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12 Results

A Simple Method for Extracting the Probability of Default from American Put Option Prices

Staff Working Paper 2020-15 Bo Young Chang, Greg Orosi
A put option is a financial contract that gives the holder the right to sell an asset at a specific price by (or at) a specific date. A put option can therefore provide its holder insurance against a large drop in the stock price. This makes the prices of put options an ideal source of information for a market-based measure of the probability of a firm’s default.

Equity Option-Implied Probability of Default and Equity Recovery Rate

Staff Working Paper 2016-58 Bo Young Chang, Greg Orosi
There is a close link between prices of equity options and the default probability of a firm. We show that in the presence of positive expected equity recovery, standard methods that assume zero equity recovery at default misestimate the option-implied default probability.

Funding Advantage and Market Discipline in the Canadian Banking Sector

Staff Working Paper 2013-50 Mehdi Beyhaghi, Chris D'Souza, Gordon S. Roberts
We employ a comprehensive data set and a variety of methods to provide evidence on the magnitude of large banks’ funding advantage in Canada, and on the extent to which market discipline exists across different securities issued by the Canadian banks.
Content Type(s): Staff research, Staff working papers Topic(s): Financial institutions, Interest rates JEL Code(s): G, G0, G01, G2, G21, G28, G3, G32, G33

Méthodologie de construction de séries de taux de défaut pour l’industrie canadienne

Staff Discussion Paper 2013-2 Ramdane Djoudad, Étienne Bordeleau
Default rates are series commonly used in stress testing. In Canada, as in many other countries, there are no historical series available for sectoral default rates on bank loans to firms.

Systematic Risk, Debt Maturity and the Term Structure of Credit Spreads

Staff Working Paper 2012-27 Hui Chen, Yu Xu, Jun Yang
We build a dynamic capital structure model to study the link between systematic risk exposure and debt maturity, as well as their joint impact on the term structure of credit spreads. Our model allows for time variation and lumpiness in the maturity structure. Relative to short-term debt, long-term debt is less prone to rollover risks, but its illiquidity raises the costs of financing.
Content Type(s): Staff research, Staff working papers Topic(s): Asset pricing, Debt management JEL Code(s): G, G3, G32, G33

The Impact of Liquidity on Bank Profitability

Staff Working Paper 2010-38 Étienne Bordeleau, Christopher Graham
The recent crisis has underlined the importance of sound bank liquidity management. In response, regulators are devising new liquidity standards with the aim of making the financial system more stable and resilient. In this paper, the authors analyse the impact of liquid asset holdings on bank profitability for a sample of large U.S. and Canadian banks.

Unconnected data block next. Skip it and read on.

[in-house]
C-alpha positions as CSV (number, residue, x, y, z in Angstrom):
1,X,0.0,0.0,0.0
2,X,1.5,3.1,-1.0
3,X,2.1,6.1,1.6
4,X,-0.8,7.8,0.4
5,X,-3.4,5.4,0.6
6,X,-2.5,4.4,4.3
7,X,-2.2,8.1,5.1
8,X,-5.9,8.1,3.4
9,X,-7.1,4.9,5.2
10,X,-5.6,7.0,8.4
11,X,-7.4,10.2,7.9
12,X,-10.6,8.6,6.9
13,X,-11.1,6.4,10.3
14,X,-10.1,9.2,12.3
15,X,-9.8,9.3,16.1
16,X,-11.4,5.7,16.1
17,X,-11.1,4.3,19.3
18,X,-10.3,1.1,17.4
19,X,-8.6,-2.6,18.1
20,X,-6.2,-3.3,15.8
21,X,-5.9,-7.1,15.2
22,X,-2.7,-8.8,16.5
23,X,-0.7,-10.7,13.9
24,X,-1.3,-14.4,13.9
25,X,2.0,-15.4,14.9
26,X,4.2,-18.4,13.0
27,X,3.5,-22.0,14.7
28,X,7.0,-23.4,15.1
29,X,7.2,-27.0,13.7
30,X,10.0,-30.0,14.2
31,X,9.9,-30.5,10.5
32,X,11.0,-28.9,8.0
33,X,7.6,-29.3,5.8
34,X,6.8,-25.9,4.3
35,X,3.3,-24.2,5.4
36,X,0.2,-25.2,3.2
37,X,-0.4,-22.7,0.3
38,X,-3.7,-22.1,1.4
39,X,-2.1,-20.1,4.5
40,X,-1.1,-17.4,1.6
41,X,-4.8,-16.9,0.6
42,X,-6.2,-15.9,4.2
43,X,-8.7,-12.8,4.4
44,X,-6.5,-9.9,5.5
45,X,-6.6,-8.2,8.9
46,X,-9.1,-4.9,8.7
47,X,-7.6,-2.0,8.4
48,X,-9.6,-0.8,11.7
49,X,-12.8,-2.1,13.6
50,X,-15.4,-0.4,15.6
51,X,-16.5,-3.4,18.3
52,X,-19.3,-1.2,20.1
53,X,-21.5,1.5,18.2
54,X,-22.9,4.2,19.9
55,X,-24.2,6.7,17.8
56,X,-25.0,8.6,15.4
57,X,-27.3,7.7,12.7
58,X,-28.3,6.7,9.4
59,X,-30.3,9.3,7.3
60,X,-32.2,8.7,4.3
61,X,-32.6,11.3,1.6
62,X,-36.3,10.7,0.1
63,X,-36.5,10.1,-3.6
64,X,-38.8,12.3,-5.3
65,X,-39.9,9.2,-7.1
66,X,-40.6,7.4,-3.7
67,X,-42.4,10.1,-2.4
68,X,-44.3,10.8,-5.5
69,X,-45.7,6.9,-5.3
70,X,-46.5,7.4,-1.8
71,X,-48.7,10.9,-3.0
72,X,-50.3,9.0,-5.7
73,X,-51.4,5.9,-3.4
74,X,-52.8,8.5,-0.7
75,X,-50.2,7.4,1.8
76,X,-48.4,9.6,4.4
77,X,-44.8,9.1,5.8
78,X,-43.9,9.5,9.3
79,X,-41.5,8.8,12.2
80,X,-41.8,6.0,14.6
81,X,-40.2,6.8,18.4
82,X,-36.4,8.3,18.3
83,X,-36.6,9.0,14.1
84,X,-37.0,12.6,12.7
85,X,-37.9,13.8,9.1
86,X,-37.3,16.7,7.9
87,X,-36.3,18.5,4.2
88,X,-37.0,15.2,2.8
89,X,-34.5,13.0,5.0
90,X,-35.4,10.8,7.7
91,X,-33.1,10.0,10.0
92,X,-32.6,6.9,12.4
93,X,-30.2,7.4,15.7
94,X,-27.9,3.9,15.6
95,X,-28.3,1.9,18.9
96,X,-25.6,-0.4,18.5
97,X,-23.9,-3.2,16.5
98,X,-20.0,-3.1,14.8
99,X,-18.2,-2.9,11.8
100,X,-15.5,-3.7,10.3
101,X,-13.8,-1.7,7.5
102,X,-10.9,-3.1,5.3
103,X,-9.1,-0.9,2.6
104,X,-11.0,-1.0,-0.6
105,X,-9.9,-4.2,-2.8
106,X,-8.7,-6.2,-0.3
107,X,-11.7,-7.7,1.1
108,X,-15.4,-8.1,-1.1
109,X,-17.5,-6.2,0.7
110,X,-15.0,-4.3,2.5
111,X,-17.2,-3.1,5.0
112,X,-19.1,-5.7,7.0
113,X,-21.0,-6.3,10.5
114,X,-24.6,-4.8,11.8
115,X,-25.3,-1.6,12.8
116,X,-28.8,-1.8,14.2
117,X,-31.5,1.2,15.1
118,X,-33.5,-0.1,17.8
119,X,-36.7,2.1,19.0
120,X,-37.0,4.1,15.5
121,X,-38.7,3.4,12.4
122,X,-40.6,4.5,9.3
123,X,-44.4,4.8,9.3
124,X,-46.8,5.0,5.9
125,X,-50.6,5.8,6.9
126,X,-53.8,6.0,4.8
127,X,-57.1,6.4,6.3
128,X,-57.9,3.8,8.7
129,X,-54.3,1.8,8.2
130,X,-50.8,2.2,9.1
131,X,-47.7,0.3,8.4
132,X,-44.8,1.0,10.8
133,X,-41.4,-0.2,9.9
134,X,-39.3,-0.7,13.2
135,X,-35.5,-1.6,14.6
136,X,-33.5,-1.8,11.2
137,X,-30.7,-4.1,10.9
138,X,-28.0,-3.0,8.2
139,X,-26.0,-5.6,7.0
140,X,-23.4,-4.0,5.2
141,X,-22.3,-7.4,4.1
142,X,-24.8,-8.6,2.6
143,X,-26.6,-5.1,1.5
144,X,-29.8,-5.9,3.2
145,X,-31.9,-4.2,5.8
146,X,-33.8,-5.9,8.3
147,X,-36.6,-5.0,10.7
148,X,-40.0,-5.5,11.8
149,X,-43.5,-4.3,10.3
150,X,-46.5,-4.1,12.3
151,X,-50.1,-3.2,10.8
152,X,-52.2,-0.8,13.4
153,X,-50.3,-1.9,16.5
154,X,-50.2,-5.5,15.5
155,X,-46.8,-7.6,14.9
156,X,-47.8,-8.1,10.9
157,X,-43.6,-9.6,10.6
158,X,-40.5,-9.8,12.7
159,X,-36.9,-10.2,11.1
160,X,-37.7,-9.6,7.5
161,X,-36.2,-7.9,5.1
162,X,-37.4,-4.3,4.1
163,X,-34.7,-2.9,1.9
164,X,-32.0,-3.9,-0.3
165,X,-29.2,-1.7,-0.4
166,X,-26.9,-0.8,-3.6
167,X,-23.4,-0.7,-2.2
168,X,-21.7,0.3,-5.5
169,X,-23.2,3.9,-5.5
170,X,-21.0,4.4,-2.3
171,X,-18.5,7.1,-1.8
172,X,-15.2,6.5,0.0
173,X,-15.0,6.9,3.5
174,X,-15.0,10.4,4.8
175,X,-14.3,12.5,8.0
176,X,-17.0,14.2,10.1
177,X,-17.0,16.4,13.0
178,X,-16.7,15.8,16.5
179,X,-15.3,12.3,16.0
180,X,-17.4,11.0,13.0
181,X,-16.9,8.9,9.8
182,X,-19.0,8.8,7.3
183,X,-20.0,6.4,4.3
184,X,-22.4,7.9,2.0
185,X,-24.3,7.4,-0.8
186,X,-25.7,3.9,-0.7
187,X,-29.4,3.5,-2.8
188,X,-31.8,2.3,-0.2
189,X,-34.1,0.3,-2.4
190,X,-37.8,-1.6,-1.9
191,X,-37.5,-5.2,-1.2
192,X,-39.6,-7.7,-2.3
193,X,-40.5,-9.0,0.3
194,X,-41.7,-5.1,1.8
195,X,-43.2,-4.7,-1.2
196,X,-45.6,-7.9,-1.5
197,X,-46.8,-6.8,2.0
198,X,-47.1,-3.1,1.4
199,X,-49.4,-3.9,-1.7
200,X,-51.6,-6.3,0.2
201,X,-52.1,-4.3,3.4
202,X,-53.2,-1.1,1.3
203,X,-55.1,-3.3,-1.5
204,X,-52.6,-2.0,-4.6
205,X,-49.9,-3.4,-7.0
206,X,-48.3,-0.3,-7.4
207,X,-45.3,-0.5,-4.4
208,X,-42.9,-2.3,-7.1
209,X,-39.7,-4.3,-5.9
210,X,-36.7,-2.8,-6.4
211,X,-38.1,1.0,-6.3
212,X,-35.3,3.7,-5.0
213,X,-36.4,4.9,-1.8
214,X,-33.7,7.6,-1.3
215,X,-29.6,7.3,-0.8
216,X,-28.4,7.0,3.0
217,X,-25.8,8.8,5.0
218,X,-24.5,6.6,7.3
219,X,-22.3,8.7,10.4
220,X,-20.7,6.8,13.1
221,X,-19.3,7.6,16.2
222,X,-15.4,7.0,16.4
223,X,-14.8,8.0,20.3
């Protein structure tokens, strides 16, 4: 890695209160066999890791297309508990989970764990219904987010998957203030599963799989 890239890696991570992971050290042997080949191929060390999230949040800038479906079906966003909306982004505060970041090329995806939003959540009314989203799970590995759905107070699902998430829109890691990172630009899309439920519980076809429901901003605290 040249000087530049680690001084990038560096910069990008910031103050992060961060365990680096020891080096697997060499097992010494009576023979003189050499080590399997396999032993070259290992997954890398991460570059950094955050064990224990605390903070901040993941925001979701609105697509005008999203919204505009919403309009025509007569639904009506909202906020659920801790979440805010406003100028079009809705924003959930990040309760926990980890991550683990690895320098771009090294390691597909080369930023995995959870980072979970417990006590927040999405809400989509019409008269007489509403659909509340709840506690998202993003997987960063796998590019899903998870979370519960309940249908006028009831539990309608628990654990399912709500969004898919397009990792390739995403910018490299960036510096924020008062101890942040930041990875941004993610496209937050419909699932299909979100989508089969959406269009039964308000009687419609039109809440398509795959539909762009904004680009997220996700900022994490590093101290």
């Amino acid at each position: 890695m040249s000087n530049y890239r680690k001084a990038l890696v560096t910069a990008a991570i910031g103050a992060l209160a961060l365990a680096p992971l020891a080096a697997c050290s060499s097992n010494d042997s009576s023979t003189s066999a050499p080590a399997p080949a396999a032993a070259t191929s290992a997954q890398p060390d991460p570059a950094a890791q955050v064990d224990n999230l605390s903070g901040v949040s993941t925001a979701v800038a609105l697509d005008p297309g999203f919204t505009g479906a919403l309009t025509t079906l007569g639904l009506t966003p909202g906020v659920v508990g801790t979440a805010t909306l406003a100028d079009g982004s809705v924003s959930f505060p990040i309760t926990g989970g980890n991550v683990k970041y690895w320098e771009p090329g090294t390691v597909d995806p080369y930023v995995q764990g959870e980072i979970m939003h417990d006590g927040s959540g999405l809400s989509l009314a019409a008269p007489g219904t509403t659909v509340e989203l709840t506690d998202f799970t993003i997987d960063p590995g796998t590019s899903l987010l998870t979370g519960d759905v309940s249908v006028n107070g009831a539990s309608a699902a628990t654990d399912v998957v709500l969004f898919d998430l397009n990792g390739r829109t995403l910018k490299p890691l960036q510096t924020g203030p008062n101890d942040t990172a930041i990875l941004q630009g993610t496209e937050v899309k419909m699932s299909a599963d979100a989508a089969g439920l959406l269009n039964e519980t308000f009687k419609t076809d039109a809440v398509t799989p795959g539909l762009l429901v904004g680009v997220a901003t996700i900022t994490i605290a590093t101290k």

Idiosyncratic Coskewness and Equity Return Anomalies

Staff Working Paper 2010-11 Fousseni Chabi-Yo, Jun Yang
In this paper, we show that in a model where investors have heterogeneous preferences, the expected return of risky assets depends on the idiosyncratic coskewness beta, which measures the co-movement of the individual stock variance and the market return.
Content Type(s): Staff research, Staff working papers Topic(s): Economic models, Financial markets JEL Code(s): G, G1, G11, G12, G14, G3, G33

Non-Linearities, Model Uncertainty, and Macro Stress Testing

Staff Working Paper 2008-30 Miroslav Misina, David Tessier
A distinguishing feature of macro stress testing exercises is the use of macroeconomic models in scenario design and implementation. It is widely agreed that scenarios should be based on "rare but plausible" events that have either resulted in vulnerabilities in the past or could do so in the future.
Content Type(s): Staff research, Staff working papers Topic(s): Financial stability JEL Code(s): C, C1, C15, G, G2, G21, G3, G33

Firms Dynamics, Bankruptcy Laws and Total Factor Productivity

Staff Working Paper 2007-17 Hajime Tomura
This paper analyzes endogenous fluctuations in total factor productivity (TFP) in a dynamic general equilibrium model with heterogeneous agents, and illustrates the interaction of credit market frictions, asset prices, the entry and exit of firms, and fluctuations in TFP in response to firm-level productivity and aggregate credit-market shocks. I also analyze the effect of bankruptcy and foreclosure laws on fluctuations in TFP through their effect on credit market frictions.
Content Type(s): Staff research, Staff working papers Topic(s): Financial stability, Productivity JEL Code(s): D, D2, D24, E, E4, E44, G, G3, G33